At £35, the Thermaltake SP-430PCWEU is the equal-cheapest PSU on test. It’s rated as being able to supply a healthy 430W of power, so on paper it should be able to power a small but capable budget rig. Like Cougar and Rasurbo,Thermaltake has opted to use HEC as the manufacturer for both its PSUs in this group test.
Like the £35 Corsair Builder Series CX430 V2, the SP-430 is armed with just a single 6+2-pin PCI-E connection; as most modern graphics cards require two, this is a disadvantage for the PSU. You could use a Molex to PCI-E adaptor, but you’d have to give up two of the four Molex connections available to do this. However, at least the SP-430 offers five SATA connections, ensuring that you shouldn’t be short of connectors for hard disks and optical drives.
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Thermaltake rates the SP-430 as being able to carry a maximum of 24A on its 3.3V rail, 15A on its 5V rail and a chunky 34A on its 12V rail. Unfortunately, apart from the 24-pin ATX cable, the wires that carry these currents are unbraided and captive, so building a good-looking PC around the SP-430 is likely to result in a crash course in cable routeing.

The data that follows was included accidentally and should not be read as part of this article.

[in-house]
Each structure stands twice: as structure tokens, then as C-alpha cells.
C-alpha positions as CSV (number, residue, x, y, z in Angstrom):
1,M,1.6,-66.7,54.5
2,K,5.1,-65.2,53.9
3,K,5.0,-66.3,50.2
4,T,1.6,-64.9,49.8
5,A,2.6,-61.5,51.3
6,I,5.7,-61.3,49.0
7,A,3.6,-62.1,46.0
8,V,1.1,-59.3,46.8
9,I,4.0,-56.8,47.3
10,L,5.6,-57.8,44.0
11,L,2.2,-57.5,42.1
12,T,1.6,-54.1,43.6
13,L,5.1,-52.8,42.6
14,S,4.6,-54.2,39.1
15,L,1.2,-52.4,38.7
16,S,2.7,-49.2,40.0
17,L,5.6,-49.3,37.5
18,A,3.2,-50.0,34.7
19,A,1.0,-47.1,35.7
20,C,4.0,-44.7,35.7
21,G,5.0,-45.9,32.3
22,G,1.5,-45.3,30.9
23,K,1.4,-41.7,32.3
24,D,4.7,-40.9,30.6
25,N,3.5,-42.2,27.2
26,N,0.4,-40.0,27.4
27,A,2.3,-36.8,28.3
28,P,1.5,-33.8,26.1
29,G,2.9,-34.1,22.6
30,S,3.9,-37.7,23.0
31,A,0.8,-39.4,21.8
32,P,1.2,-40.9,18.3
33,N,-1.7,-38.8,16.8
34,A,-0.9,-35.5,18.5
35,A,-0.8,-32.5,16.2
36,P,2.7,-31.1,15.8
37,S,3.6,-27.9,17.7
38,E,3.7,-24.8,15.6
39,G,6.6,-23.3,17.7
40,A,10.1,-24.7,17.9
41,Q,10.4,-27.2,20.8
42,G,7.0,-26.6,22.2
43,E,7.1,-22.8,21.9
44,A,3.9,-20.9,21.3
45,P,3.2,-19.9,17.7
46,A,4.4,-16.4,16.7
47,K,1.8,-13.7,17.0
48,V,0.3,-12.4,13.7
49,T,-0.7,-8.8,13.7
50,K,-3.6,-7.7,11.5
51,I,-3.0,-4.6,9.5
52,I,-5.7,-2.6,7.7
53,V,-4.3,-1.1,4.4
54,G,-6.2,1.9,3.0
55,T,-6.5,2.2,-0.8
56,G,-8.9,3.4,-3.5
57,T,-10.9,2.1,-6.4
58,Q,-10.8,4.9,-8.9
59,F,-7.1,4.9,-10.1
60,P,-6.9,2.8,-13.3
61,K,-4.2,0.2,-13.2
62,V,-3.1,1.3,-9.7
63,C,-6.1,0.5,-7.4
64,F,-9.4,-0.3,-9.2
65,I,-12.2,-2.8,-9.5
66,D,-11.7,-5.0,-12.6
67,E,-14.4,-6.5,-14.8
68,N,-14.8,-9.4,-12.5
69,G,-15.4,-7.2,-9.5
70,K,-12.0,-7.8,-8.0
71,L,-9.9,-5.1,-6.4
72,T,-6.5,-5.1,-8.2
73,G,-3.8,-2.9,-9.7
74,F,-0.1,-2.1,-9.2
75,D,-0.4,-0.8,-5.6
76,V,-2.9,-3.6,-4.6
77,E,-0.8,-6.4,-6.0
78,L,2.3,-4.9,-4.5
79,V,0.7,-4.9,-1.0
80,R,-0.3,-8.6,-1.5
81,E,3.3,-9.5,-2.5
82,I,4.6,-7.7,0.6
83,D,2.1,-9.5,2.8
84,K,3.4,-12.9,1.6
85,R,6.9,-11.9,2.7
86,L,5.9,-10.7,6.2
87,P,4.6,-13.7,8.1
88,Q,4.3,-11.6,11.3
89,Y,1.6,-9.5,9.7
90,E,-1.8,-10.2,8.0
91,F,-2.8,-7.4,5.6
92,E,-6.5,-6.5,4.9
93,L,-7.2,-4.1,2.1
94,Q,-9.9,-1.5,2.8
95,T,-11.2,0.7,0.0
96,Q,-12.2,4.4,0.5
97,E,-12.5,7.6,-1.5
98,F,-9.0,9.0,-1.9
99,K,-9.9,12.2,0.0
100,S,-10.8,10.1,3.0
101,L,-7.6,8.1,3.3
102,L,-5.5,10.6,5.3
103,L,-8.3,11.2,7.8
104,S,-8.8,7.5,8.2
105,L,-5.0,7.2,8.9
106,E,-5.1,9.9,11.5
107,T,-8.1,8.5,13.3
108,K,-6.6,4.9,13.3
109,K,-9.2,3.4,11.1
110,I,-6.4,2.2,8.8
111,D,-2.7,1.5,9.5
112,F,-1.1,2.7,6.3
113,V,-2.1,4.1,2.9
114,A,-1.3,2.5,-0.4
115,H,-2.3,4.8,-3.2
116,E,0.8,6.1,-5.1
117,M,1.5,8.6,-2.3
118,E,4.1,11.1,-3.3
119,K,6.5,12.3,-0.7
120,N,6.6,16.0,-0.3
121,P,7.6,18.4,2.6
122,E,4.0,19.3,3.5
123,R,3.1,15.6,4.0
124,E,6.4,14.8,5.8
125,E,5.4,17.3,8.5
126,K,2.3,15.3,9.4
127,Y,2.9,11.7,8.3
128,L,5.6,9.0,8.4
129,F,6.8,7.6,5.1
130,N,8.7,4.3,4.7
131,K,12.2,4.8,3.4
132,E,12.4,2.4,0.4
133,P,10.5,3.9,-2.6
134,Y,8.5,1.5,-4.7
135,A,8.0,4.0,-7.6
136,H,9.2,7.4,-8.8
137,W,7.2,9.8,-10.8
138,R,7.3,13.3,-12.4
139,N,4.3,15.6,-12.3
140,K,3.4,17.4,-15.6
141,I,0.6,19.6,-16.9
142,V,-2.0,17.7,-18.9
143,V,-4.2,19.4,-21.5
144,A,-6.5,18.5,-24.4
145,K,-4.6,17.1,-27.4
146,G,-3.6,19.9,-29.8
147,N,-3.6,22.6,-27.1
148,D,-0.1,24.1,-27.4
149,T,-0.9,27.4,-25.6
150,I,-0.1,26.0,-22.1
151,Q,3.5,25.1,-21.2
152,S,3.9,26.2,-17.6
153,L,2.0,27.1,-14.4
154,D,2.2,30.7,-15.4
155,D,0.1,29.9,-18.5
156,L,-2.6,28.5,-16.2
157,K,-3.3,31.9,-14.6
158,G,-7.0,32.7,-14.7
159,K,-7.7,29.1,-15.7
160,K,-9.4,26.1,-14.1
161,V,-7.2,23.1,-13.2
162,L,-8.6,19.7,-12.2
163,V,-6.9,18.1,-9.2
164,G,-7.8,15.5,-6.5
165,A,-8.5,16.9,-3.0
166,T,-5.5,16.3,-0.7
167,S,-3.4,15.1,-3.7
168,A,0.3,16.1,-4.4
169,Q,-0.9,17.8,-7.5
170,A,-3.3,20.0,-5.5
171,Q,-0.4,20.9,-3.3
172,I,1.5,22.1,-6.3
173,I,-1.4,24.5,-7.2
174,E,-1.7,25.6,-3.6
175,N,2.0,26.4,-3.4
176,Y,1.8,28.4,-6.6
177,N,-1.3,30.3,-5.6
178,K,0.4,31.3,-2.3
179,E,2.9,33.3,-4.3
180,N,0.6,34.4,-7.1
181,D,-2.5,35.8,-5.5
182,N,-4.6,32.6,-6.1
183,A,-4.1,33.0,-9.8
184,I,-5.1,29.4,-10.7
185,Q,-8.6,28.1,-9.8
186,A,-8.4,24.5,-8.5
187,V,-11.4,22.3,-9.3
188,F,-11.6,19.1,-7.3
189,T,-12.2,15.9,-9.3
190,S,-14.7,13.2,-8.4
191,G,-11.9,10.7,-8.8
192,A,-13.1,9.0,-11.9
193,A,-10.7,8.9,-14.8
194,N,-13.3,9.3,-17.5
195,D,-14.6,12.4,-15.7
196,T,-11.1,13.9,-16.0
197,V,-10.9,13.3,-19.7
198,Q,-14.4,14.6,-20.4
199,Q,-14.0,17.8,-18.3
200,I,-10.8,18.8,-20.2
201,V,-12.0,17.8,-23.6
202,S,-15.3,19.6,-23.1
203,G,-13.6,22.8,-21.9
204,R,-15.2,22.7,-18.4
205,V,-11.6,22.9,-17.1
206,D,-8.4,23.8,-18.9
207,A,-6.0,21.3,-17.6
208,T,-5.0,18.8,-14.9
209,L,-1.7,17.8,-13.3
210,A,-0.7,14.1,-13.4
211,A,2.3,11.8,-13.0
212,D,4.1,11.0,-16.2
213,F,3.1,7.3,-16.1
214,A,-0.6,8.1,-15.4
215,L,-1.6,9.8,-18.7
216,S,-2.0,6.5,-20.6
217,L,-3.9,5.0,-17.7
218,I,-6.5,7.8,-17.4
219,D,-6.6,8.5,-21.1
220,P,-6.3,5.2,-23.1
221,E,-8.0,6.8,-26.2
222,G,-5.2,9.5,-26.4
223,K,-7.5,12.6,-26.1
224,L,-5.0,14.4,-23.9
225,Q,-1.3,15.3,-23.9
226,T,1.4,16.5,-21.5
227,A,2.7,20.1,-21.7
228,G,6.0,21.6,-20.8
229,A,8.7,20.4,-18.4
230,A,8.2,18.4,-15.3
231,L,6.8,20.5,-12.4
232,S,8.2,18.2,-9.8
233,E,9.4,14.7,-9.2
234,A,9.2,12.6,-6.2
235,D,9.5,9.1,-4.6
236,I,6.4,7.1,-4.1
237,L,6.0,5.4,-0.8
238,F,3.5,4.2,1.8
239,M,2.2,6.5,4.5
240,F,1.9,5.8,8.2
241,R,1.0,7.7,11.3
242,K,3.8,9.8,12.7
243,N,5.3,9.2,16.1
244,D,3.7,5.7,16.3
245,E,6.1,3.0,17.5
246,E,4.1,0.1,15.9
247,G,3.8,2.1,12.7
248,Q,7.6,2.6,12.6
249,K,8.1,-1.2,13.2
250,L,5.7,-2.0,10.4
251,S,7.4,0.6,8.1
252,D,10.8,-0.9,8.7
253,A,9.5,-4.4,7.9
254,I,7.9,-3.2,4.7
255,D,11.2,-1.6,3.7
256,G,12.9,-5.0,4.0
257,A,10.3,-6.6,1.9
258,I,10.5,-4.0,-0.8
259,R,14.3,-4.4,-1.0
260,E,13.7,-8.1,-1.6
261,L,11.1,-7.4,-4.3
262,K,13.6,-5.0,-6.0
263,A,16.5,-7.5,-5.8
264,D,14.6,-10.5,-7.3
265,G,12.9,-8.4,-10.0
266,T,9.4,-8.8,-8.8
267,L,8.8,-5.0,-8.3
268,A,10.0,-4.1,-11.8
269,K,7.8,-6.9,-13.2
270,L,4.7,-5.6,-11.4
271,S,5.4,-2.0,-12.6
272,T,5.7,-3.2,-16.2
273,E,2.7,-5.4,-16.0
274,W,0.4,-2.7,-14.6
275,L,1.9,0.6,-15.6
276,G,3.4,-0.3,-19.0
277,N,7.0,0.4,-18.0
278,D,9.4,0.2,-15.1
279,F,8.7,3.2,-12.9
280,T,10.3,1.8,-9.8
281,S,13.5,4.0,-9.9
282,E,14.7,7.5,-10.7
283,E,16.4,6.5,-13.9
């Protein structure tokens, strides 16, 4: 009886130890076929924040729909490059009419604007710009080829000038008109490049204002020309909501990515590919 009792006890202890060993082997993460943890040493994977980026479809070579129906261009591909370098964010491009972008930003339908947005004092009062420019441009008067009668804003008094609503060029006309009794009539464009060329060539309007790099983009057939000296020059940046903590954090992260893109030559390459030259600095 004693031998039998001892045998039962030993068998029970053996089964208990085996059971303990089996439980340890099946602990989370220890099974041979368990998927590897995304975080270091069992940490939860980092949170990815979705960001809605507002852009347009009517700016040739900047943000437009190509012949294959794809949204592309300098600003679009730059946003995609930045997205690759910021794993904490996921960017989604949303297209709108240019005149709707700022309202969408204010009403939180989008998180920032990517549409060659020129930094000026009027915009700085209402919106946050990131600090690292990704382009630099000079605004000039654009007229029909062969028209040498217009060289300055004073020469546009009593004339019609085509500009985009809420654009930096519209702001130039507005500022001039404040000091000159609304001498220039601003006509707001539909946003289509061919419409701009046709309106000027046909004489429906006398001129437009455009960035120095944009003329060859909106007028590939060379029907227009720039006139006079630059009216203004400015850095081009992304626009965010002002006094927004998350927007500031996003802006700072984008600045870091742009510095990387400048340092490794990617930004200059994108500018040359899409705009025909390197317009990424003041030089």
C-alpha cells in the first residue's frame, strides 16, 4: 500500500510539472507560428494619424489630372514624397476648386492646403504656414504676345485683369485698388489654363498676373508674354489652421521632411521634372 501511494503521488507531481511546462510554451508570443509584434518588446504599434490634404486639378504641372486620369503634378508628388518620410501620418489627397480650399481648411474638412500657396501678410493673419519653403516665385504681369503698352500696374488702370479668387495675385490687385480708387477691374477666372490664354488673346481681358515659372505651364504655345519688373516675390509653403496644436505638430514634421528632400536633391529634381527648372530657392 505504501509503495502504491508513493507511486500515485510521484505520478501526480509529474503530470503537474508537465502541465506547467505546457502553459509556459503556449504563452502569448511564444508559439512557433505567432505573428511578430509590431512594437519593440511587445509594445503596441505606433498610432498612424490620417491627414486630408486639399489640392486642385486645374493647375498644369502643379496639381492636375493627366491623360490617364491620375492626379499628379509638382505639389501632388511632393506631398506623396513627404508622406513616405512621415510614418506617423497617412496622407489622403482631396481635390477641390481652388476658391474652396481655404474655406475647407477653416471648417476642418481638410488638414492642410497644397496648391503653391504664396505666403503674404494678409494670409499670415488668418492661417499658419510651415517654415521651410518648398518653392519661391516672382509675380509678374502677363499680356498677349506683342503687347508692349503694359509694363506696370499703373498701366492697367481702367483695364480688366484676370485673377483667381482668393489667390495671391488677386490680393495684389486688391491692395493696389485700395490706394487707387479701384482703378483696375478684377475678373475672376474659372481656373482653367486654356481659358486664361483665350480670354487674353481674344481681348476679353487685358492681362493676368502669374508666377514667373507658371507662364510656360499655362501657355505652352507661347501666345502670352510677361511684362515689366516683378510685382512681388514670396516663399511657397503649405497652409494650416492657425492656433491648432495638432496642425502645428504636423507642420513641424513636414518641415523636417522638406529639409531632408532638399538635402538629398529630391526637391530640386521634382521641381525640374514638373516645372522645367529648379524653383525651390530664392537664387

The SP-430 managed to stay within the ATX spec during our entire barrage of tests, which means that it receives full marks for stability. It was very close to the lower limit of the specification on both its 3.3V and its 5V rails, though, which could lead to problems in the long term if both these rails are heavily loaded throughout its life.
12V ripple at 50 per cent load
12V ripple at 100 per cent load
Meanwhile, the SP-430PCWEU hit a peak efficiency of only 84 per cent at half load and 81 per cent at full load. This meant that the PSU needed to draw 516W from the wall to supply its rated 430W.
The poor performance continued in the ripple test; at full load, we saw a peak ripple amplitude of 53.7mV. While still within the ATX spec, this compared badly to many of the other PSUs on test.
Interestingly, the PSU was very close to meeting the ATX recommendation of allowing 17ms of holdup time over its rails – only the 12V rail fell below this, and only by 0.55ms.
There’s little attraction to the SP-430 other than its bargain-basement price. Unfortunately, its bigger sibling, the Thermaltake SP-530, costs only £14 more, is more efficient and includes that all-important second 6+2-pin PCI-E connector.